Proposed Commission for Minority Institutions totally inadequate
All India Muslim Majlis-e Mushawarat president said in a statement that the Proposed Commission for Minority Institutions’ impact on educational initiative by Muslims will be marginal and insubstantial. Here is the text of his statement issued on 8 December:
"The All India Muslim Majlis-e-Mushawarat (AIMMM) has carefully examined the provisions of the Bill, introduced in the Lok Sabha on 7 December, 2004 to replace the National Commission for Minority Educational Institutions Ordinance, 2004.
The AIMMM finds that the Commission, as designed and to the extent empowered in the Bill, does not address the real and genuine difficulties faced by thousands of educational institutions of their choice established by the Muslim community under Article 30(1) of the Constitution.
The Muslim educational institutions range from primary schools to post-graduate colleges and include technical and professional colleges.
1. Madrasas, which educate the students so as to enable them to switch to middle schools, or high schools or higher secondary schools or colleges at appropriate levels fall outside the purview of the Commission.
2. Schools, which seek recognition and grant-in-aid from State authorities and admission to examinations conducted by State Examination Board fall outside the purview of the Commission.
3. Colleges, general as well as technical and professional, which seek affiliation to State universities in their own States fall outside the jurisdiction of the Commission.
96.52% of the Muslim population lives in 15 States, UP, West Bengal, Bihar, Maharashtra, Assam, Kerala, AP, J&K, Karnataka, Rajasthan, Gujarat, Madhya Pradesh, Jharkhand, Tamil Nadu and Delhi. The Bill designates 6 universities out of which 4 have no attraction at all for the Muslims, the marginal exceptions being Assam and Delhi Universities. But Muslims in Assam and Delhi with 5.96% and 1.18% of the State population have no problem. Assam University has no attraction for outsiders. And obviously the capacity of Delhi University to affiliate Muslim colleges from outside Delhi and even from Delhi itself is limited.
4. Professional and Technical Colleges established by the Muslim community face great difficulty in obtaining NOC’s from the State Governments. The Commission has no jurisdiction to intervene in such cases.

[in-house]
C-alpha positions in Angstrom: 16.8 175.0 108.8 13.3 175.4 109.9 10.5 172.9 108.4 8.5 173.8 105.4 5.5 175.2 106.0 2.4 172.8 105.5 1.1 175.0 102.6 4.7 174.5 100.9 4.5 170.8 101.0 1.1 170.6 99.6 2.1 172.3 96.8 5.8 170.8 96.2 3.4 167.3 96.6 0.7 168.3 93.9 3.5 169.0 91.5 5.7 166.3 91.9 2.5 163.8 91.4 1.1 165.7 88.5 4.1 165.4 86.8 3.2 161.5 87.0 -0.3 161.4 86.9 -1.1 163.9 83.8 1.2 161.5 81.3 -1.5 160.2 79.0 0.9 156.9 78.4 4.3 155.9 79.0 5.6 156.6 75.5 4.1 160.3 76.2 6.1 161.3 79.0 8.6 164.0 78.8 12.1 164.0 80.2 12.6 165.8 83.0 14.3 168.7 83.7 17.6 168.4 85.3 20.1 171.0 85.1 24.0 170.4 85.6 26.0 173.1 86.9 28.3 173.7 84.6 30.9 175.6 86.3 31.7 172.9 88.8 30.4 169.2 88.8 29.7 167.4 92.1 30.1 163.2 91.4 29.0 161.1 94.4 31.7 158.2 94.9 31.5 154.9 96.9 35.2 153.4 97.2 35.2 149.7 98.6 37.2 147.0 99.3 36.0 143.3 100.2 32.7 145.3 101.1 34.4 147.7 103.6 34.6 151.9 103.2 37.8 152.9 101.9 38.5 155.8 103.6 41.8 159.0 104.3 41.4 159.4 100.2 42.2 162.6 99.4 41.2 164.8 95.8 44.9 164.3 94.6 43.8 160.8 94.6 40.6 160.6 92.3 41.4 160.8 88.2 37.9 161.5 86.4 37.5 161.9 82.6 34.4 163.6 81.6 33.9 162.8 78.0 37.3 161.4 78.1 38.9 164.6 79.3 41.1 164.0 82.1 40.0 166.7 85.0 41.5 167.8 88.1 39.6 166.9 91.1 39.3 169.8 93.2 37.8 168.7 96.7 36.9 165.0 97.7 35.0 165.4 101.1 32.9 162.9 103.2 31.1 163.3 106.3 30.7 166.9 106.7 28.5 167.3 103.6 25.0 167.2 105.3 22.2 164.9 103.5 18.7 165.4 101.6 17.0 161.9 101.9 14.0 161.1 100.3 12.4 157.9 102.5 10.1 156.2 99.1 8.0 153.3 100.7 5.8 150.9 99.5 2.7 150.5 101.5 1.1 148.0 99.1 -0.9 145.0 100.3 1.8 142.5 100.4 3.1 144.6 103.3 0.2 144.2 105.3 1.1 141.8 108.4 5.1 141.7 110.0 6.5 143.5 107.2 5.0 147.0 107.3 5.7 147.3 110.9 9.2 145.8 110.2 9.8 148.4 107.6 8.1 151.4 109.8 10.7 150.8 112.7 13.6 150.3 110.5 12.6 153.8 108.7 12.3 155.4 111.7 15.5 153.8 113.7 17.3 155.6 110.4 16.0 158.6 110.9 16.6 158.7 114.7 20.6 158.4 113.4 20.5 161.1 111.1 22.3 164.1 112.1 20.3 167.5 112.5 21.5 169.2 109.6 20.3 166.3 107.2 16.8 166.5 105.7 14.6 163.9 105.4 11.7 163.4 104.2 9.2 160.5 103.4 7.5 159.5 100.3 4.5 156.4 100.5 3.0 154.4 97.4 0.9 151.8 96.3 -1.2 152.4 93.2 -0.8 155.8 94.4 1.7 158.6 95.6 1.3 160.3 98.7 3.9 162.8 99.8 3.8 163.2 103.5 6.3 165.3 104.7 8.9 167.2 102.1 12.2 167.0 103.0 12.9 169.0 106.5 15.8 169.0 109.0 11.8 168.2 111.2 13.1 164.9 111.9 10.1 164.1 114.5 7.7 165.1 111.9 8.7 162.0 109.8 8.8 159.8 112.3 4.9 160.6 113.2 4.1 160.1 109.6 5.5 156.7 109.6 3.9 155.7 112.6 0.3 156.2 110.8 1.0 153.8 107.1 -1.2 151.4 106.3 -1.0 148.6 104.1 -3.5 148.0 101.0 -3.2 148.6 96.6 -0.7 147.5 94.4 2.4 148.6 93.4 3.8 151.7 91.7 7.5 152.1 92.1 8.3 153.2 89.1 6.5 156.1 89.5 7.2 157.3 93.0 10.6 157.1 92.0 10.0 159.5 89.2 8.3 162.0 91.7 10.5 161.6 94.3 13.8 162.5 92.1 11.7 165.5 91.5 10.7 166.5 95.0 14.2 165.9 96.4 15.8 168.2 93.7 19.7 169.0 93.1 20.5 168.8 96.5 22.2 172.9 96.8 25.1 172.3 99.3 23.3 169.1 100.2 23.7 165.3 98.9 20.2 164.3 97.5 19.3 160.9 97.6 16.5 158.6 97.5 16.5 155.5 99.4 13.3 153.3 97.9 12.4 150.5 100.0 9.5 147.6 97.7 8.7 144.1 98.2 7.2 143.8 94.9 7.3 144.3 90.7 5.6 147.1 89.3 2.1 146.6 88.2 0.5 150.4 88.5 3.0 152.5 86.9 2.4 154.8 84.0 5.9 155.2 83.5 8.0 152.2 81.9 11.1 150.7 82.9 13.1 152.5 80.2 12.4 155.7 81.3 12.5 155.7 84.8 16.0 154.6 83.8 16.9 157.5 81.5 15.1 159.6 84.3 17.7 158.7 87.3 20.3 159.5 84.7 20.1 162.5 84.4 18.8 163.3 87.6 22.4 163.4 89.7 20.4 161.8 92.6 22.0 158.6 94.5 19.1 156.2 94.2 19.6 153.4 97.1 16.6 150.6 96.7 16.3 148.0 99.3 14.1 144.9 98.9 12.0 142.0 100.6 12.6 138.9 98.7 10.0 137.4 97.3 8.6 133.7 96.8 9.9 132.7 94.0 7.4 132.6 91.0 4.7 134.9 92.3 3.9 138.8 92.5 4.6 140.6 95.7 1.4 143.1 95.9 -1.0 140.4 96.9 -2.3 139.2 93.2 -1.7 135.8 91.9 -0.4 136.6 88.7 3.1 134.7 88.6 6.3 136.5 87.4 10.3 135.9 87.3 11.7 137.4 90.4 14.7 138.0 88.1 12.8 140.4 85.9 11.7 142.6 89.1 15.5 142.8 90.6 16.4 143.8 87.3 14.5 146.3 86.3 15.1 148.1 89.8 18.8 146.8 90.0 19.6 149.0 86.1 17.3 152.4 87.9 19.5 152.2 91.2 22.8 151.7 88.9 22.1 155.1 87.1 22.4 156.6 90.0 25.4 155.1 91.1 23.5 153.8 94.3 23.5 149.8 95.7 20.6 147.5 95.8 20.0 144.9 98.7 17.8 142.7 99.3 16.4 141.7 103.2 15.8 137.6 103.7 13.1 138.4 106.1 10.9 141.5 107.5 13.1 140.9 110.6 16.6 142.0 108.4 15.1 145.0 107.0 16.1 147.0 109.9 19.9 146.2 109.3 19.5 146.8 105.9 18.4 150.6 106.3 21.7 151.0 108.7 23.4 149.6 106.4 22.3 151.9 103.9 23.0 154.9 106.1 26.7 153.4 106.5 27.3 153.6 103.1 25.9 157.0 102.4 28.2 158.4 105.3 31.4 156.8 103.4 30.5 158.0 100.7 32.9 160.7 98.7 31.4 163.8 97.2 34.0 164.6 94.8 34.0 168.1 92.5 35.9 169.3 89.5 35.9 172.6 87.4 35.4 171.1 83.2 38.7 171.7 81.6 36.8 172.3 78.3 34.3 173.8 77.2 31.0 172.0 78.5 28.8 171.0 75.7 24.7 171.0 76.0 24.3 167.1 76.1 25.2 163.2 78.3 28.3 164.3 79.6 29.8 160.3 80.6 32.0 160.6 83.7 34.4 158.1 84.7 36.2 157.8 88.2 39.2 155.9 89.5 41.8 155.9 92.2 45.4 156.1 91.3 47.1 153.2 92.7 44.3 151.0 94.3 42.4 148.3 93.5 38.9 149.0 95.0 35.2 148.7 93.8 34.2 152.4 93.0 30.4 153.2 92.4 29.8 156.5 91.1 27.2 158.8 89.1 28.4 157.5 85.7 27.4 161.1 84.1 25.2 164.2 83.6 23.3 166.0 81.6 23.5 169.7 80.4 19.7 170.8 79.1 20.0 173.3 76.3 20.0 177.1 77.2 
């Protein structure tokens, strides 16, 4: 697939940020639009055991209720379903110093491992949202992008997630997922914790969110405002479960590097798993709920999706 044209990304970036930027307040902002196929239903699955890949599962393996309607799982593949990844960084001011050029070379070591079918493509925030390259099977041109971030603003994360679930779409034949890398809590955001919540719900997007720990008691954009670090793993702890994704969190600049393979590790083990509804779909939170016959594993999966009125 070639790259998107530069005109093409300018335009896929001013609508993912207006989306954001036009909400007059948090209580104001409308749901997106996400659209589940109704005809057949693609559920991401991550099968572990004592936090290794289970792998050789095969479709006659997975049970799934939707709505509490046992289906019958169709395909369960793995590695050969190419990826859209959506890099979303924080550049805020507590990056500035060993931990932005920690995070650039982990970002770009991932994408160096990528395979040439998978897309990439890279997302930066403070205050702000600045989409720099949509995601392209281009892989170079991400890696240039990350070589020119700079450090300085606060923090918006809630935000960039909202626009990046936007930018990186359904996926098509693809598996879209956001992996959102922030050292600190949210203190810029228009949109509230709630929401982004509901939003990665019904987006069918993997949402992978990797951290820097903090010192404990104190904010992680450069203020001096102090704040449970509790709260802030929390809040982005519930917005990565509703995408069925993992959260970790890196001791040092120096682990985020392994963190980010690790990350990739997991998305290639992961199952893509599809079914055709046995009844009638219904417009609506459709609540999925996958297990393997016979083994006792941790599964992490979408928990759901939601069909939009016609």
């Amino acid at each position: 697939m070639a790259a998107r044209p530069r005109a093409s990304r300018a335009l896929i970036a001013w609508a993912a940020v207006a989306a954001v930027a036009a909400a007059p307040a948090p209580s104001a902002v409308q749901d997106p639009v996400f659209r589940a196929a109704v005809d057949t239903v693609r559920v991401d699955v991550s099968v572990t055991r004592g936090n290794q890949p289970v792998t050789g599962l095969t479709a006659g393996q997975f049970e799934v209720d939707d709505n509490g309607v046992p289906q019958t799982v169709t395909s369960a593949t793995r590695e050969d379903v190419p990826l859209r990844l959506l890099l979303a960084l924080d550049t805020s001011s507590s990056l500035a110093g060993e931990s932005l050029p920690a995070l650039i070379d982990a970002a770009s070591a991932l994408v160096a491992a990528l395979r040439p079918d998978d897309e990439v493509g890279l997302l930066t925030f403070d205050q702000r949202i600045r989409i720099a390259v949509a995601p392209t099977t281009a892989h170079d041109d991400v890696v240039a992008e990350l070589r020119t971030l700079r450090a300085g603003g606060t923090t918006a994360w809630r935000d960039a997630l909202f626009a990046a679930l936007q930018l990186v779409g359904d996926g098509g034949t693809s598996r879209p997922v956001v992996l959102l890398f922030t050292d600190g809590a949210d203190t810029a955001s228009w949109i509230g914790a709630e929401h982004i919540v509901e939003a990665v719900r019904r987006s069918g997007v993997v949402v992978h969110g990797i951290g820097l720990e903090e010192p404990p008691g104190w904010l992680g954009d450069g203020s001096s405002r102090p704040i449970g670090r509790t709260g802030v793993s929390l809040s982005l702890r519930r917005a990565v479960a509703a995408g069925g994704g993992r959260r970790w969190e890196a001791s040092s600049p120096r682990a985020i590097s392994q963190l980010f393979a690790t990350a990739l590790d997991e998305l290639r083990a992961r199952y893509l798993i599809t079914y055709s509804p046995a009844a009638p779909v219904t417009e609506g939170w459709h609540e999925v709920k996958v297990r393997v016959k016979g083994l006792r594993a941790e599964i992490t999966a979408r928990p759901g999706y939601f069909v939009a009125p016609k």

They also face enormous difficulty in obtaining approval of the statutory bodies like the MCI and the AICTE. The Commission has no jurisdiction to intervene in such cases.
5. Minority Institutions have the constitutional right to receive due grant-in-aid from the State Governments/universities and other statutory bodies under Article 30(2) of the Constitution. The Commission has no power to intervene or to ensure sanction of grant-in-aid.
Since the Commission has the last word only under Section 12(1) of the Bill in cases relating to disputes on affiliation of Muslim colleges to the Scheduled Universities, which shall be rare, the sum total of the assistance rendered by the Commission to the Muslim community in the national context will be marginal and insubstantial.
In short, except for intervening in a ‘dispute’ with a scheduled university, if and when a Muslim college seeks affiliation thereto, there is no way the Commission can facilitate the full enjoyment by the Muslim community of its constitutional rights under Articles 29 and 30 of the Constitution.
The existing National Commission for Minorities has a much wider scope and jurisdiction and has been assisting the Minority Educational Institutions of various levels including those established by the Muslim community in obtaining recognition, affiliation, admission to examinations and grant-in-aid. The present Commission duplicates the function of the NCM only in cases arising from Muslim institution’s desire for affiliation to one of the Scheduled Universities.
The AIMMM is simply puzzled as to how this mismatch between expectation and non-fulfillment has occurred.
The AIMMM, therefore, requests the Union Government, to reformulate the legislation to provide an institutional arrangement which effectively removes the real difficulties faced by the Muslim community, so that it may feel encouraged to invest its savings, sparse as they are, in education, for advancing and promoting the future of its children, from the primary right upto university level, including professional and technical courses.
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